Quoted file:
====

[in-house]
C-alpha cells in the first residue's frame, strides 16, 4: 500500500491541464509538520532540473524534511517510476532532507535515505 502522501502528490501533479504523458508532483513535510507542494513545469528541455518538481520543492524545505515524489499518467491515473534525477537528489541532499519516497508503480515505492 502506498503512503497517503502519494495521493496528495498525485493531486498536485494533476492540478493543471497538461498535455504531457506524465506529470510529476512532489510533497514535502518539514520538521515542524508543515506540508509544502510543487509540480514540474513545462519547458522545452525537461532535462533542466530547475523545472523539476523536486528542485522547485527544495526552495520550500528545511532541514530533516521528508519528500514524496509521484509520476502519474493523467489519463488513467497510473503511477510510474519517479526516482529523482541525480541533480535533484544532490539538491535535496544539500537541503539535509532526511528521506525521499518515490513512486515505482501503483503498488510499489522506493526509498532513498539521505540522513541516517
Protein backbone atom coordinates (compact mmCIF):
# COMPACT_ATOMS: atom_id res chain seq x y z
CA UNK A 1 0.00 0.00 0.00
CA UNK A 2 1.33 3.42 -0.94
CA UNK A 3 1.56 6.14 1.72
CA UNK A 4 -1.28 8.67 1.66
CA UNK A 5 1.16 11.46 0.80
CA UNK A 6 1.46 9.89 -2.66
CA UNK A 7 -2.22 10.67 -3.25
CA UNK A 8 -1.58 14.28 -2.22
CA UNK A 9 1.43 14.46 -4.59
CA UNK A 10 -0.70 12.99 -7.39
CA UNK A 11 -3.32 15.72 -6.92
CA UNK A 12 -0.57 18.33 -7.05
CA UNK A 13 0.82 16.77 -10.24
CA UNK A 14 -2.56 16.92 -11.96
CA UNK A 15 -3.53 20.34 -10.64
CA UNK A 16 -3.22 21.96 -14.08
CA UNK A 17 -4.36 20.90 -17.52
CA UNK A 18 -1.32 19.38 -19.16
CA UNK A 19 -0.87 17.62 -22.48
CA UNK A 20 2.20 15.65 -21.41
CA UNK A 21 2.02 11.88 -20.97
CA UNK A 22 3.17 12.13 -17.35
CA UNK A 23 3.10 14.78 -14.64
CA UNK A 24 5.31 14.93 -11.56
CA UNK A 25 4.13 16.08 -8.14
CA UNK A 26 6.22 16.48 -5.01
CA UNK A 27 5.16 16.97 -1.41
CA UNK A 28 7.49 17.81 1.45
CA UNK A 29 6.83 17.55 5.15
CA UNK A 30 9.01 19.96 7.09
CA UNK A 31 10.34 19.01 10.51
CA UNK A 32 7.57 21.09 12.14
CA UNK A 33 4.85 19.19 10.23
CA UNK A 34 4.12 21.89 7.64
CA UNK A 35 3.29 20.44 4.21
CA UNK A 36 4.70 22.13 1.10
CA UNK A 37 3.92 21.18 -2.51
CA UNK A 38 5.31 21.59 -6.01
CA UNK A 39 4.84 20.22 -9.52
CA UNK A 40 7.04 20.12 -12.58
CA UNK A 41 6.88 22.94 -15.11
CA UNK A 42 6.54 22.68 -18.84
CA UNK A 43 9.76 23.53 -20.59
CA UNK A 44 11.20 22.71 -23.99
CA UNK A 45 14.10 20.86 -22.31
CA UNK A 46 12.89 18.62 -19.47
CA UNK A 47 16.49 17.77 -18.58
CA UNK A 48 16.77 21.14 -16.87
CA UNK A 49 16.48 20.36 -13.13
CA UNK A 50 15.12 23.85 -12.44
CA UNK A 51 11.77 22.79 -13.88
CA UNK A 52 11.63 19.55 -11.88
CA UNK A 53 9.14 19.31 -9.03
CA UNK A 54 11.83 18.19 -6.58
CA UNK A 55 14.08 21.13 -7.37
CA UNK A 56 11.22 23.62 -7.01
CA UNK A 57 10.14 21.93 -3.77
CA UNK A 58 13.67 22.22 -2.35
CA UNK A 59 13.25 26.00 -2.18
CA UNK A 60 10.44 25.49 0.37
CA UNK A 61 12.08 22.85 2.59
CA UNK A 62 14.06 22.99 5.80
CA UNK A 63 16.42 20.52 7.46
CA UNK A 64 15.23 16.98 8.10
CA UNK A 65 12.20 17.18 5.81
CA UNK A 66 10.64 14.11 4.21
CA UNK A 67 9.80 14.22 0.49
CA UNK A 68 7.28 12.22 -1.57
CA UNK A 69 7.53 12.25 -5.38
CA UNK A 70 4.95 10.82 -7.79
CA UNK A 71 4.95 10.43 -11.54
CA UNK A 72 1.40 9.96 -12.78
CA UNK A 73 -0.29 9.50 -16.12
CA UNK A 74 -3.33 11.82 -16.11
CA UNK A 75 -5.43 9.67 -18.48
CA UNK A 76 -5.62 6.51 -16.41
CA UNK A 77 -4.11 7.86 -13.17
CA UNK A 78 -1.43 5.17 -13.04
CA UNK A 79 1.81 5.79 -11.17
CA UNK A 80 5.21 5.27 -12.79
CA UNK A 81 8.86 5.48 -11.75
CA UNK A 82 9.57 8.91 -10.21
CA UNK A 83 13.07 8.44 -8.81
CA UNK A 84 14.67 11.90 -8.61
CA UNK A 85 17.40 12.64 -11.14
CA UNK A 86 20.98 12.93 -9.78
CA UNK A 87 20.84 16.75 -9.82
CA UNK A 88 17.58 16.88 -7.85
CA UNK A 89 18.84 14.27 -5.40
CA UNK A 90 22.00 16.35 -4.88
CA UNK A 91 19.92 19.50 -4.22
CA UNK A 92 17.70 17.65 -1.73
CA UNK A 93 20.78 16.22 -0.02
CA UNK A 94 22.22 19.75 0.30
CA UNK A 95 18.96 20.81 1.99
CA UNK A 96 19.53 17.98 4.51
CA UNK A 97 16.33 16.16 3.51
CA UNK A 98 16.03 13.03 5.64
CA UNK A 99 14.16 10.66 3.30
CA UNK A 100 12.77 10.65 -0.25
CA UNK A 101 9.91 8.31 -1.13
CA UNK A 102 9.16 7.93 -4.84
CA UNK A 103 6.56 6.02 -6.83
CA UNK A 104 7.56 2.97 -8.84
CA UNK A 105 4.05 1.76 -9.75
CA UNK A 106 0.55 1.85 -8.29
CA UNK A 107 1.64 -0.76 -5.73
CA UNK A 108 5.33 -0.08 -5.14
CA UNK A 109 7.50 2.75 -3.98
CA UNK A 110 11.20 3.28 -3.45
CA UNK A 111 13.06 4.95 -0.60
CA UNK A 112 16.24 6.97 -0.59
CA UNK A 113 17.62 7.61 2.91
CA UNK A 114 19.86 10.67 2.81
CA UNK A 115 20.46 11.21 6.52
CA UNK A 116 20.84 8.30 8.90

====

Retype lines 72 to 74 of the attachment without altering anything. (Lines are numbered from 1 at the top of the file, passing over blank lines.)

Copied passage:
CA UNK A 68 7.28 12.22 -1.57
CA UNK A 69 7.53 12.25 -5.38
CA UNK A 70 4.95 10.82 -7.79